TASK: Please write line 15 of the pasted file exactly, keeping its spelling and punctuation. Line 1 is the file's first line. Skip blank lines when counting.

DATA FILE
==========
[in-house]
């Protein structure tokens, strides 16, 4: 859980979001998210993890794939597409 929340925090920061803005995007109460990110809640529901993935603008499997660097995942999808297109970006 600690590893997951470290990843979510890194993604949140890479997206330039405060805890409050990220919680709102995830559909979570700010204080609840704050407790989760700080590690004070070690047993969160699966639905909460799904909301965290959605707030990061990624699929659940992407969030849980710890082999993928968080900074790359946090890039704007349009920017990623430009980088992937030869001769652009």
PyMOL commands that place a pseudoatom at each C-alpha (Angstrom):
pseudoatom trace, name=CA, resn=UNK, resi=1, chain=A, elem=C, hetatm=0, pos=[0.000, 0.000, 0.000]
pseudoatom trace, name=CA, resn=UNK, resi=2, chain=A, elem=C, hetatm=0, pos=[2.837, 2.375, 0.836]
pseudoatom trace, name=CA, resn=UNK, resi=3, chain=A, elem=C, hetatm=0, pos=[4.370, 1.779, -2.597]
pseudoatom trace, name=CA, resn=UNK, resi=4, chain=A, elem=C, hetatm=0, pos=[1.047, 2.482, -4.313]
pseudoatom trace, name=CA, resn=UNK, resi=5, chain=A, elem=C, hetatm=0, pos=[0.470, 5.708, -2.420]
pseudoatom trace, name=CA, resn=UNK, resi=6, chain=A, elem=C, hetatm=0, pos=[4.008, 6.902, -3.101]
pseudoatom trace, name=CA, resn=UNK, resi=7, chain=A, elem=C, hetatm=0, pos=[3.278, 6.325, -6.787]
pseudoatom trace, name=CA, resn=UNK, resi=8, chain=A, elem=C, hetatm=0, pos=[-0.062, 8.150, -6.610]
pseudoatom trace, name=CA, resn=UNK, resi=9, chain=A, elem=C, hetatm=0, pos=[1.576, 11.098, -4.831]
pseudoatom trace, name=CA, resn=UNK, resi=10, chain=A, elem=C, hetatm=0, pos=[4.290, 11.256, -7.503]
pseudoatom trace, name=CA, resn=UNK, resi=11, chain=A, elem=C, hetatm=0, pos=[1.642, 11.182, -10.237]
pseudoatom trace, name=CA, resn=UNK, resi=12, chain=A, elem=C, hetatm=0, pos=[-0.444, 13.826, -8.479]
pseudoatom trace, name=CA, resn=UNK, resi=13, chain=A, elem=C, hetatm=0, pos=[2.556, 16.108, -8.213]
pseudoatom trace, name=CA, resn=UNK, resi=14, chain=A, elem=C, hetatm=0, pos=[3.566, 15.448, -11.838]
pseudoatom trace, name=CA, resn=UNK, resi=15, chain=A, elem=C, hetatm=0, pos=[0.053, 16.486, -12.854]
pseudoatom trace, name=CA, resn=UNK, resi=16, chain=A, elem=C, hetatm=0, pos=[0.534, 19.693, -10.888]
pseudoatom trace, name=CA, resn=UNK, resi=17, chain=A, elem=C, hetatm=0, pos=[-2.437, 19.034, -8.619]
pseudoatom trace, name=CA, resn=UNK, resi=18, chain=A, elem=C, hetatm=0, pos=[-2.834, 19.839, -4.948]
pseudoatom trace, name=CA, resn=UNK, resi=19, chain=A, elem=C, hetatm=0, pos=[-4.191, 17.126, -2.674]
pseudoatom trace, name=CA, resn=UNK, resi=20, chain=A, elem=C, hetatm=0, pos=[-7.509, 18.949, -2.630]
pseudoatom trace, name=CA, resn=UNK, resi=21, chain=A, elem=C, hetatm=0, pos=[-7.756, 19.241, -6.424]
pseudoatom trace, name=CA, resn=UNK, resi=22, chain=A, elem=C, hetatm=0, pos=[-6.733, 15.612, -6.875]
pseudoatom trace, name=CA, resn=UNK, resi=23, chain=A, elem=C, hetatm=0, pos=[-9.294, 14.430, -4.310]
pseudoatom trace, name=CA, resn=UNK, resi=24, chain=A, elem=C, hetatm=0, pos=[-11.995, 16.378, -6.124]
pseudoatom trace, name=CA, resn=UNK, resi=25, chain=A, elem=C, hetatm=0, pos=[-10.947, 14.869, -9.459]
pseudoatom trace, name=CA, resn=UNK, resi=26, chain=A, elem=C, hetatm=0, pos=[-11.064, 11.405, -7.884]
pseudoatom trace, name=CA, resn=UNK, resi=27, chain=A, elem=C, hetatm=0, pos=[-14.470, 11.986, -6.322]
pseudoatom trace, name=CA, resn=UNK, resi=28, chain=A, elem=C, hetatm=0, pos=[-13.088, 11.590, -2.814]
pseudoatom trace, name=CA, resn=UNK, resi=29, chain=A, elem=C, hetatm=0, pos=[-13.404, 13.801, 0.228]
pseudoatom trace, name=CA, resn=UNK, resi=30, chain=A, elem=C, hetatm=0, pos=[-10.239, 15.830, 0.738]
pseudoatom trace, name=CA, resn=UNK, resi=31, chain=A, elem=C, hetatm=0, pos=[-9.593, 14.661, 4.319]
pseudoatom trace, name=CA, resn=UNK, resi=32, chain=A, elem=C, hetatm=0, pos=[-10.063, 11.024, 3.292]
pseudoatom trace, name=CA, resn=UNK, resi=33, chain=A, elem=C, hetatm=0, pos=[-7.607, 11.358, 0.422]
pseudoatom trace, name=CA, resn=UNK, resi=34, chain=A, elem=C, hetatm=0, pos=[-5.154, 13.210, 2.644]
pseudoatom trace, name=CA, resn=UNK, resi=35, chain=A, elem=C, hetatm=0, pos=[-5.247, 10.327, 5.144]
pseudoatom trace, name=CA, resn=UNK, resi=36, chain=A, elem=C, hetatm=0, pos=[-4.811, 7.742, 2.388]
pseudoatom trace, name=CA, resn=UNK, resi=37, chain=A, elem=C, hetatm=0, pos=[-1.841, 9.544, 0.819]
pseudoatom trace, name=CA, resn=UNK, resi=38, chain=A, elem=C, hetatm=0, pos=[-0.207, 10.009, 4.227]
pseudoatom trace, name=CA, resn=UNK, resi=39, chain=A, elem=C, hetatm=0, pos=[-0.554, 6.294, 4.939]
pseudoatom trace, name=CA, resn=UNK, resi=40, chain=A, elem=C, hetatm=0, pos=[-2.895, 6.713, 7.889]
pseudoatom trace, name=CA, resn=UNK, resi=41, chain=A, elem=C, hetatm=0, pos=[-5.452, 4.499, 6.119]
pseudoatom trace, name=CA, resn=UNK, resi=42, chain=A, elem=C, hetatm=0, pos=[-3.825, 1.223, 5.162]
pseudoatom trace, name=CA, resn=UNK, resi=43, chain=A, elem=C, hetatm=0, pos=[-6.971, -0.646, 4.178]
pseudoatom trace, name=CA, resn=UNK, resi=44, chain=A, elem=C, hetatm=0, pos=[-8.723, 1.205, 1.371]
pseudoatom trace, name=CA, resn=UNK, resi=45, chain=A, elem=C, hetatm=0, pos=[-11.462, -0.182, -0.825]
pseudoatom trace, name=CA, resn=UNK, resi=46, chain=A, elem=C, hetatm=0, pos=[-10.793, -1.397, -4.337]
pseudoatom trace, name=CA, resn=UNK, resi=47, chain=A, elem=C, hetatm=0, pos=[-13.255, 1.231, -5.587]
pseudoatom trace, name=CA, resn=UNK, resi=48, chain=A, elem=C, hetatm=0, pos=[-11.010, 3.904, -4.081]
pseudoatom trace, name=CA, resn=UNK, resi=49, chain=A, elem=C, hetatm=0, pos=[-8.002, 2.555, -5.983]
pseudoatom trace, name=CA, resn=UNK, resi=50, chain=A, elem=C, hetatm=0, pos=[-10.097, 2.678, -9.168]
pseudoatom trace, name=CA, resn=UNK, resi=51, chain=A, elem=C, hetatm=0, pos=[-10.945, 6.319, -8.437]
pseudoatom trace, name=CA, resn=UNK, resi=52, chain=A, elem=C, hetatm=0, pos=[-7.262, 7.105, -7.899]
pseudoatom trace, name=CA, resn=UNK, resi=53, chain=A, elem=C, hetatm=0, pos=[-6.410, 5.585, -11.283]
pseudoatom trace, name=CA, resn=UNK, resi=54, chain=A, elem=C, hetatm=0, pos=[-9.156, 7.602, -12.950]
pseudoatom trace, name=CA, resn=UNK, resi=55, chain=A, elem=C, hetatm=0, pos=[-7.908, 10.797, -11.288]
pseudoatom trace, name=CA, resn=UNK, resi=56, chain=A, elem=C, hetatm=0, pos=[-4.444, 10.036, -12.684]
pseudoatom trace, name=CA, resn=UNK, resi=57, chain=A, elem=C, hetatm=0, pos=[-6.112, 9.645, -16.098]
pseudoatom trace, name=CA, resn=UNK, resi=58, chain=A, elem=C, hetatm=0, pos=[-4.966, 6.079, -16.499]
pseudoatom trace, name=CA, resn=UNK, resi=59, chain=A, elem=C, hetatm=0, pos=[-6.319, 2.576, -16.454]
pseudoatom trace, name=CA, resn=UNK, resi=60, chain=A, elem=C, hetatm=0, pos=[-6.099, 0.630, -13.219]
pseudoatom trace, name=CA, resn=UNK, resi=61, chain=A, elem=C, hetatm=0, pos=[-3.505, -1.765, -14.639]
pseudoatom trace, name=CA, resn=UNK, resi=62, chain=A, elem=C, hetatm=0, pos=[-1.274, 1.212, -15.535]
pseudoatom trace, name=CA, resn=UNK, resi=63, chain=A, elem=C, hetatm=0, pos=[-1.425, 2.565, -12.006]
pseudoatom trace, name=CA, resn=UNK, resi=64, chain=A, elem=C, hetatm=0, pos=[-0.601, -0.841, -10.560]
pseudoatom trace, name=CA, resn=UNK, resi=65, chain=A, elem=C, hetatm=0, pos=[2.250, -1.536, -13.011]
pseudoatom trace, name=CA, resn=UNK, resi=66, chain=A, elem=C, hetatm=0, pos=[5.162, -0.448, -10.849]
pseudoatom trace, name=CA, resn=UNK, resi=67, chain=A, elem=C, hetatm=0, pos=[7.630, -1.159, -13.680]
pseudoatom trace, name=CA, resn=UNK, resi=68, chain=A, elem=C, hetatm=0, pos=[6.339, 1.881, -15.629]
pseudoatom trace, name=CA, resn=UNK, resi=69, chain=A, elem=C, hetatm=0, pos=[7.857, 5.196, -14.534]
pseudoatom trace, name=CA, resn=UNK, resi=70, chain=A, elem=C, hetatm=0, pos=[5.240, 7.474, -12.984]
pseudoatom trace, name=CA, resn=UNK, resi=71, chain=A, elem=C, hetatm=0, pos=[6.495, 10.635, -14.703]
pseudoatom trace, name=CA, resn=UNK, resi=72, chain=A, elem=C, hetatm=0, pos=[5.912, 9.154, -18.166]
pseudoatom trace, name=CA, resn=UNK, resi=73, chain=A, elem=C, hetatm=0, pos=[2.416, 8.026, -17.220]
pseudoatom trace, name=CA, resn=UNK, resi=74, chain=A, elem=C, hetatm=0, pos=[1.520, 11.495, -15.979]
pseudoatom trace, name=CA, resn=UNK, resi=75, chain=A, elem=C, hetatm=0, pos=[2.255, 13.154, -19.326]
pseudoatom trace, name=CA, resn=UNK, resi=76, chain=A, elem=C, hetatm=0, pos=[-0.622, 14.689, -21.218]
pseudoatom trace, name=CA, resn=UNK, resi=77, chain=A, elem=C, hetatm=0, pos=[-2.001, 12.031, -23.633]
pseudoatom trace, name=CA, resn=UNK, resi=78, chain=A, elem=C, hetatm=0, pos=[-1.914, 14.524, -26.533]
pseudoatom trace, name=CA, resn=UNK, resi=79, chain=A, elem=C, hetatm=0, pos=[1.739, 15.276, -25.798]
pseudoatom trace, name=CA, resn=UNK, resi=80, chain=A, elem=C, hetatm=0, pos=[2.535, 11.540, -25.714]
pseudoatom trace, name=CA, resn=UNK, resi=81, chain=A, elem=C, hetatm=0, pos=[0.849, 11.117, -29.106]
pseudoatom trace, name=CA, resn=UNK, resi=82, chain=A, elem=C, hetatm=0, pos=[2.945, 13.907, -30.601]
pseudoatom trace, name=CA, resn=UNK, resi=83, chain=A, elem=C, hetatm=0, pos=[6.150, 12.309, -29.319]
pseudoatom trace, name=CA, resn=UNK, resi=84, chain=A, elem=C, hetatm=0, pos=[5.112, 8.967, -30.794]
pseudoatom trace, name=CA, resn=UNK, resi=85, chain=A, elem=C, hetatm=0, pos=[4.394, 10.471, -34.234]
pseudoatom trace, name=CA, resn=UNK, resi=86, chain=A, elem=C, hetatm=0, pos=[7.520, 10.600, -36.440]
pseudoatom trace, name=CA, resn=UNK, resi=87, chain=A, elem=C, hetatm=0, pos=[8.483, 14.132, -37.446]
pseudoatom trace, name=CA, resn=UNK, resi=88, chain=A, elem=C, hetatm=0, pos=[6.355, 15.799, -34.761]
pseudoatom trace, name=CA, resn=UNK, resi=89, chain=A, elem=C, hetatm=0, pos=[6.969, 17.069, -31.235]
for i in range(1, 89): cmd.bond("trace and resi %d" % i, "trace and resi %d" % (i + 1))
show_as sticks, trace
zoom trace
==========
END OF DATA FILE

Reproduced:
pseudoatom trace, name=CA, resn=UNK, resi=12, chain=A, elem=C, hetatm=0, pos=[-0.444, 13.826, -8.479]